Axios - The cost of interest on U.S. debt is soaring: "The U.S. government is on track to face debt service costs that, starting in 2026, will be a modern record as a share of the economy — and they are forecast to rise from there, pinching other national priorities." 

CBS News - U.S. interest payments on its debt are set to exceed defense spending. Should we be worried?: "Like American consumers, the U.S. could see some relief when the Fed begins cutting rates, which it is expected to do later this year. But the nation could still be trapped in a cycle of escalating interest payments as the U.S. is on track to take on more debt, Goldwein warned. 'More debt leads to more interest, and that leads to more debt,' he said."

Fox Business - IMF sounds alarm on ballooning US national debt: 'Something will have to give': "The astronomical rise in the U.S. national debt poses 'significant risks' to the global economy and threatens to continue fueling high inflation, according to a new warning from the International Monetary Fund. 'Loose fiscal policy in the United States exerts upward pressure on global interest rates and the dollar,' Vitor Gaspar, director of the IMF’s fiscal affairs department, told reporters. 'It pushes up funding costs in the rest of the world, thereby exacerbating existing fragilities and risks.'"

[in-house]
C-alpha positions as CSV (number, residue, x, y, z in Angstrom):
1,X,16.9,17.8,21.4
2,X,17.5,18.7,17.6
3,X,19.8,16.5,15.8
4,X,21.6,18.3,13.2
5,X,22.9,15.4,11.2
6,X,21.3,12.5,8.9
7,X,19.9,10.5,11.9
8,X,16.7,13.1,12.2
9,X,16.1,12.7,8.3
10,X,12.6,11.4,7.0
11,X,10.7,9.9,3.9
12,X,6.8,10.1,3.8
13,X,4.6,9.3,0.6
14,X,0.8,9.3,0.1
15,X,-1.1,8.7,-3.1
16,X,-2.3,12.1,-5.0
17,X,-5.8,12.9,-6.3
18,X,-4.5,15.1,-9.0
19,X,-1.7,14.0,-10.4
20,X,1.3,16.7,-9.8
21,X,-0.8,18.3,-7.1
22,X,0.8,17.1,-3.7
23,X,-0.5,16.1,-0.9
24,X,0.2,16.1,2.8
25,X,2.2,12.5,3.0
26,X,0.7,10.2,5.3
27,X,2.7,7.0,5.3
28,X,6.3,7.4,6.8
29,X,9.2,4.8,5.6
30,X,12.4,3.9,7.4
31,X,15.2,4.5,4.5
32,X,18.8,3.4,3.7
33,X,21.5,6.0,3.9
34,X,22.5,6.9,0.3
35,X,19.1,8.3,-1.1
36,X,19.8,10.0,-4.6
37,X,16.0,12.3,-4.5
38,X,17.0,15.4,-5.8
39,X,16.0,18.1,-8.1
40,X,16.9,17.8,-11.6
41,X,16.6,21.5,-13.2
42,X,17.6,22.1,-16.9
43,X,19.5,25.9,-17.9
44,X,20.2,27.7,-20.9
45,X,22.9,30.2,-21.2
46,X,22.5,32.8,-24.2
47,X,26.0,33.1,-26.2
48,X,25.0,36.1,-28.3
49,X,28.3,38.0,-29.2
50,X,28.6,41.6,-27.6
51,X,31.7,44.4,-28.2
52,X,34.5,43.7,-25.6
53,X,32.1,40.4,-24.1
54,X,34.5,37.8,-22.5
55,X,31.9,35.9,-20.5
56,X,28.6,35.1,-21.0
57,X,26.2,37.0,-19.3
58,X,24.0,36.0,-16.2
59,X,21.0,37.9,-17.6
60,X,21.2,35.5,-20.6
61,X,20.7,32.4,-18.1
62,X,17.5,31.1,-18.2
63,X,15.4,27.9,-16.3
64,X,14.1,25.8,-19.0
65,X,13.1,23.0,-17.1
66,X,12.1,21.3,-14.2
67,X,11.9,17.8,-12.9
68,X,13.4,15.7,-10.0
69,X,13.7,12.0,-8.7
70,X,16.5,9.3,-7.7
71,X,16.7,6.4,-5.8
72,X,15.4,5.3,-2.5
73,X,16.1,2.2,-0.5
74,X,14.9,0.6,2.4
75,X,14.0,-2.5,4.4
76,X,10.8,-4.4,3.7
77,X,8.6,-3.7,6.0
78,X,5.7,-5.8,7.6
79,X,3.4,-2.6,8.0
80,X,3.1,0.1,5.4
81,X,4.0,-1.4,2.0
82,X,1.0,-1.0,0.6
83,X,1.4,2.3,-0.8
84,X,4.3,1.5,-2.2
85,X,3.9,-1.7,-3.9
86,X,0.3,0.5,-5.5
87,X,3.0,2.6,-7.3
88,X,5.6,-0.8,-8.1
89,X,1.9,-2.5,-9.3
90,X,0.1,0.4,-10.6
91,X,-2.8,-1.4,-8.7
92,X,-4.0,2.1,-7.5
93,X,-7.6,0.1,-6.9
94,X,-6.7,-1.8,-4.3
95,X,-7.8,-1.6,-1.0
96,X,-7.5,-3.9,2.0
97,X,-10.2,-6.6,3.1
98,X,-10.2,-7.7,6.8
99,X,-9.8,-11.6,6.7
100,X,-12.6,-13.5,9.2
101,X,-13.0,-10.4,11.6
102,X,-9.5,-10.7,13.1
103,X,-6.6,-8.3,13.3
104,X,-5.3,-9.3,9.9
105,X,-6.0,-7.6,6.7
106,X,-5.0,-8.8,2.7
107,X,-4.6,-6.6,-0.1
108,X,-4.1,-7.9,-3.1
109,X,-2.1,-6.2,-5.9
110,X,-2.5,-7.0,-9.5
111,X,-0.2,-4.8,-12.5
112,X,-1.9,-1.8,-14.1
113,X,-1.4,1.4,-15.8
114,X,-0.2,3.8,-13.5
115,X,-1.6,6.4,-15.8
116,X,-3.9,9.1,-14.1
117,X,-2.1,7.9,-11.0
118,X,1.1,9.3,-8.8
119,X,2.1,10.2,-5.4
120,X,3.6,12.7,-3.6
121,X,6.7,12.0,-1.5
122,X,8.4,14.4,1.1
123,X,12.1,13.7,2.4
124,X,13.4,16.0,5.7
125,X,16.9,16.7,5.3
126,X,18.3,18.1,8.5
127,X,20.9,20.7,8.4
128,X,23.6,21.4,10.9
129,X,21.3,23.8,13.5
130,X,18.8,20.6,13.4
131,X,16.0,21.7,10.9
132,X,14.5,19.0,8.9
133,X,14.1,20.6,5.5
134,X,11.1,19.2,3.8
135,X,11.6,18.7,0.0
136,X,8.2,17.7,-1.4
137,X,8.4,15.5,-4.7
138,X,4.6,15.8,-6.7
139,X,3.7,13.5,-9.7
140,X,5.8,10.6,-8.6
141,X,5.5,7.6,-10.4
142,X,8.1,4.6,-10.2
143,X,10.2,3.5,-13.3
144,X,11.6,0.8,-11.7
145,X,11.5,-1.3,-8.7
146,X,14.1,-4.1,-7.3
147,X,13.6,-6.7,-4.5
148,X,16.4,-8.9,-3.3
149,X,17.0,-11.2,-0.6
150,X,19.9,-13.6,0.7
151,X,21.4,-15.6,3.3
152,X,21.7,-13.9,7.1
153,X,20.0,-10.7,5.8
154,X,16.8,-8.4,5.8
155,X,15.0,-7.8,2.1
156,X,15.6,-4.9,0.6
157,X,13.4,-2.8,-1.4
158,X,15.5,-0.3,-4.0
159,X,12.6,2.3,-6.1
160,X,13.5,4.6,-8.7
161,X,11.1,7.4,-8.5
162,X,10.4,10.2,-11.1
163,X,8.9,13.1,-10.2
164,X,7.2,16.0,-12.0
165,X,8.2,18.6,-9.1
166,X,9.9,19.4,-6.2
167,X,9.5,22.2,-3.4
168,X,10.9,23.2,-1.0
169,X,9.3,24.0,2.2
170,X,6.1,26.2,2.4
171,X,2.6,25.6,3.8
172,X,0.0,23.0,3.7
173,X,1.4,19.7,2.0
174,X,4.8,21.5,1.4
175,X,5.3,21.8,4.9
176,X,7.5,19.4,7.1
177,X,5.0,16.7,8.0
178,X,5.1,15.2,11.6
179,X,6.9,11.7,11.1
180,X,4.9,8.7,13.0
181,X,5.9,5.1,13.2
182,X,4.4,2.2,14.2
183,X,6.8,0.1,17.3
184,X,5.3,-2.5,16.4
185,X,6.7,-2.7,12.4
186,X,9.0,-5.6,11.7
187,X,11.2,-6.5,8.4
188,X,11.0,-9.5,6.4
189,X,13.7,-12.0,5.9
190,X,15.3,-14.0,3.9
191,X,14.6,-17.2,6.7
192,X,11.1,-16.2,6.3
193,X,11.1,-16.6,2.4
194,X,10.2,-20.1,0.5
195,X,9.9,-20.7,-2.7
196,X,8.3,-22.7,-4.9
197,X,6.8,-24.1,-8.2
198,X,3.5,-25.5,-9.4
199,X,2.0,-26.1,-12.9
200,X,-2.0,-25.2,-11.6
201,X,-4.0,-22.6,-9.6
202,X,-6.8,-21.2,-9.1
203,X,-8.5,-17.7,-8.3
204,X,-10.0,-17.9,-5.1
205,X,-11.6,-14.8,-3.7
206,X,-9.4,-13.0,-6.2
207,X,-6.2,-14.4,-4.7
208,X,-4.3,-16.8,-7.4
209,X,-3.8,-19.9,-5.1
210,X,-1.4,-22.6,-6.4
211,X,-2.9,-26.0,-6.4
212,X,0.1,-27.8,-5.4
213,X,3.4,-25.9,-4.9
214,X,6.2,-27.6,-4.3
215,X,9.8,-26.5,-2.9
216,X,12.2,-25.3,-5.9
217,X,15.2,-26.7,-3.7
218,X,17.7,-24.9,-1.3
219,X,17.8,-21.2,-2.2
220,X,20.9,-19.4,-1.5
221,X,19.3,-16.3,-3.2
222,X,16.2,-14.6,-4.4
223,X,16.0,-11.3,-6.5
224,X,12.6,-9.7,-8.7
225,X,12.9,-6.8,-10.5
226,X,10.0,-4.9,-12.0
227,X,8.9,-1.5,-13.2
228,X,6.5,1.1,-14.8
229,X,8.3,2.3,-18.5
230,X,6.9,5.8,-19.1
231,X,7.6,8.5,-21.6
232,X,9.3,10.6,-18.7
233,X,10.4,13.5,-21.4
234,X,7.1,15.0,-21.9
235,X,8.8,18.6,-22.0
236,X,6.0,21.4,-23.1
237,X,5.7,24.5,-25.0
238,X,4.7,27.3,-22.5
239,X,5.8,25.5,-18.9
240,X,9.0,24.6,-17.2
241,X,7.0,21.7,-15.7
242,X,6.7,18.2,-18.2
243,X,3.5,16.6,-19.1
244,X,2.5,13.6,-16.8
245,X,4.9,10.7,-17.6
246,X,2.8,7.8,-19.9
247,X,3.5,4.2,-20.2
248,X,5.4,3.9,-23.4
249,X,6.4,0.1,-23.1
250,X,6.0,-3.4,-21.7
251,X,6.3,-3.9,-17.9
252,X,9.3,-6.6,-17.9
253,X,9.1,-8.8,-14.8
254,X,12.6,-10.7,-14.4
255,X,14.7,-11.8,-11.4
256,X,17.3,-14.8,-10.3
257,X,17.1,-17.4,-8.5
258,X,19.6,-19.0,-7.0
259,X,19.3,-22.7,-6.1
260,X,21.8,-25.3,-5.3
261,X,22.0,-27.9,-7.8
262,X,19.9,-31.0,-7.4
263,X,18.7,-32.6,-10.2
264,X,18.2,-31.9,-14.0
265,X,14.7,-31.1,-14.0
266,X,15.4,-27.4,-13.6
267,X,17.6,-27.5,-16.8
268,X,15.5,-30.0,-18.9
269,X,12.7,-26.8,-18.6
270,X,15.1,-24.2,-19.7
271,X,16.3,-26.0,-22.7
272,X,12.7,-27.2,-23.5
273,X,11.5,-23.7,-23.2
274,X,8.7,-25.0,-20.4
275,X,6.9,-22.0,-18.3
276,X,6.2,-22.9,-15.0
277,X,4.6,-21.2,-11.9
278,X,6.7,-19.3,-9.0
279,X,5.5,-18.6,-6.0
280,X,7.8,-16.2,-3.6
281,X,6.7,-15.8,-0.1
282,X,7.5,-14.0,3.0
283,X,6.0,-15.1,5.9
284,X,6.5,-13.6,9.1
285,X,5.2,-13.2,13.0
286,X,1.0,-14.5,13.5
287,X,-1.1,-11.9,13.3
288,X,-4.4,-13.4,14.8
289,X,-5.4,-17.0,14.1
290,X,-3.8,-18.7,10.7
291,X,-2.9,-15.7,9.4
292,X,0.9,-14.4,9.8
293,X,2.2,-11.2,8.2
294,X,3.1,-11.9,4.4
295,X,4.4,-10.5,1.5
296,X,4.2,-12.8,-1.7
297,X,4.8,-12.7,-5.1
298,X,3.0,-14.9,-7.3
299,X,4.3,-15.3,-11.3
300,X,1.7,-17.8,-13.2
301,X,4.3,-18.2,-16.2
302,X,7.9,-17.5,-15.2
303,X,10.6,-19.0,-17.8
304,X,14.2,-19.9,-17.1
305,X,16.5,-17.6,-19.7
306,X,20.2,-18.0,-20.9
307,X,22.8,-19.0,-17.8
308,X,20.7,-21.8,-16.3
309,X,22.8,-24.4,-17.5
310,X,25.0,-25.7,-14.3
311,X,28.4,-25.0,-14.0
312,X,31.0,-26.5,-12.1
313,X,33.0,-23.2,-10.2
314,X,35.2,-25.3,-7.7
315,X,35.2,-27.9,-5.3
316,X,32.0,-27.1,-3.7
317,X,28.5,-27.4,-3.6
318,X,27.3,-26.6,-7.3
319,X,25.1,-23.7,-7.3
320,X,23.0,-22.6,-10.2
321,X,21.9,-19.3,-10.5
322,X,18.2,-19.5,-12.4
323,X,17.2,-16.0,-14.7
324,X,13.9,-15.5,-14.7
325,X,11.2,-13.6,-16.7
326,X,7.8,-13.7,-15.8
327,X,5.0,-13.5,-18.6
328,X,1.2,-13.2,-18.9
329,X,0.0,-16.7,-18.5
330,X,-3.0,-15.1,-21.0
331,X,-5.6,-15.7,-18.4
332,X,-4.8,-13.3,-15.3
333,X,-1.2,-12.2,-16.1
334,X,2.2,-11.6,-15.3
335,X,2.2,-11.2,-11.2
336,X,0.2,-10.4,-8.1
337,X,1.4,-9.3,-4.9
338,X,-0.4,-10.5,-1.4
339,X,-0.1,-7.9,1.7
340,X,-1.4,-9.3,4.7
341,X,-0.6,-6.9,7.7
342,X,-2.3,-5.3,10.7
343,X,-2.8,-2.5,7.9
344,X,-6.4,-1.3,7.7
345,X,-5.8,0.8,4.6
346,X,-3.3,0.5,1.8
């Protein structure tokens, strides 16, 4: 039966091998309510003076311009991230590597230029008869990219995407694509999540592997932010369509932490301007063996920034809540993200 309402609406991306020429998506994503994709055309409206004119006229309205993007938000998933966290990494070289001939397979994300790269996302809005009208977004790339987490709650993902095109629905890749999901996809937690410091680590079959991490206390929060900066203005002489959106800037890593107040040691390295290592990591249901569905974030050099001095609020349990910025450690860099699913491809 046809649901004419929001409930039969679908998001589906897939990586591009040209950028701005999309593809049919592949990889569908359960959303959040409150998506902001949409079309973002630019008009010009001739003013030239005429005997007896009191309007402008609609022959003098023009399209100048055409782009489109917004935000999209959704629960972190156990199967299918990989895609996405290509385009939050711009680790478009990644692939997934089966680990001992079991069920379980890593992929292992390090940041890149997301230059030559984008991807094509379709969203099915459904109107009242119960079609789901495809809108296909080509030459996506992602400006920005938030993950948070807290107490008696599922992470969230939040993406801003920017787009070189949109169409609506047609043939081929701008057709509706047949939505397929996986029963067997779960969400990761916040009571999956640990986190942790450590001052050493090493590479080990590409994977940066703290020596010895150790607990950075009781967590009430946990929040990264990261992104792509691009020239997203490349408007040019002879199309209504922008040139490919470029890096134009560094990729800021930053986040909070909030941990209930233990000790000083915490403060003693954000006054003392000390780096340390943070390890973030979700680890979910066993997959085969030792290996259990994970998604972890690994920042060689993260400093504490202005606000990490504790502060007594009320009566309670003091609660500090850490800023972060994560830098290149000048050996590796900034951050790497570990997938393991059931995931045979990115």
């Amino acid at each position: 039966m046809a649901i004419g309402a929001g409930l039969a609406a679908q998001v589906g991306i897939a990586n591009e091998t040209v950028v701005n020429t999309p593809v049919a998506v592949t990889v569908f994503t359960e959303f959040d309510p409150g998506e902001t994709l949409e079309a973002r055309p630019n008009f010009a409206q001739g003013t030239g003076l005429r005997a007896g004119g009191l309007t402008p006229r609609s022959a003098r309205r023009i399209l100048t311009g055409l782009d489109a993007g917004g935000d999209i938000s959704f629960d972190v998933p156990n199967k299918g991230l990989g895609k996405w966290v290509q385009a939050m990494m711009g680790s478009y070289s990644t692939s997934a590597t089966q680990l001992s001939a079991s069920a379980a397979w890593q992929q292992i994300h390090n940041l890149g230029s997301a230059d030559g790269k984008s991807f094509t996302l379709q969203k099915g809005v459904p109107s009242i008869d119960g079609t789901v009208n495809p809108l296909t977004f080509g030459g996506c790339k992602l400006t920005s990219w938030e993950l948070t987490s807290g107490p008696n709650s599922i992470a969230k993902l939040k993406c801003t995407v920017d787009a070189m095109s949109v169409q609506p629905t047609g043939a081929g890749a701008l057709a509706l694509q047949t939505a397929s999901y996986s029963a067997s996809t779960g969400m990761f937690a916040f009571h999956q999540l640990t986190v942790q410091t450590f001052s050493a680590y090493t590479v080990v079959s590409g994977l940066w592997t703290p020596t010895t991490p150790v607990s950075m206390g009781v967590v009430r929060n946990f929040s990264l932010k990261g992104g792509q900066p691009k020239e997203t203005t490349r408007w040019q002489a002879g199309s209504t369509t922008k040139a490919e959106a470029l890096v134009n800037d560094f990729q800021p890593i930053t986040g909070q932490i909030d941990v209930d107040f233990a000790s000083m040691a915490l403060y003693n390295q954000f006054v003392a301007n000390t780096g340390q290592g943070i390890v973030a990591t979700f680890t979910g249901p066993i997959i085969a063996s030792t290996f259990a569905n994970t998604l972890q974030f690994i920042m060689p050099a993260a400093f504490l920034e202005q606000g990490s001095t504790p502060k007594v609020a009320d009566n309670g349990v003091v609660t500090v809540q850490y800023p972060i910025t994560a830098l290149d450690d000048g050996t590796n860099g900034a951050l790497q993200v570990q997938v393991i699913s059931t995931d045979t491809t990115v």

Bloomberg - IMF Steps Up Its Warning to US Over Spending and Ballooning Debt: "Washington’s overspending, the report said, risks reigniting inflation and undermining long-term fiscal and financial stability around the world by ratcheting up global funding costs."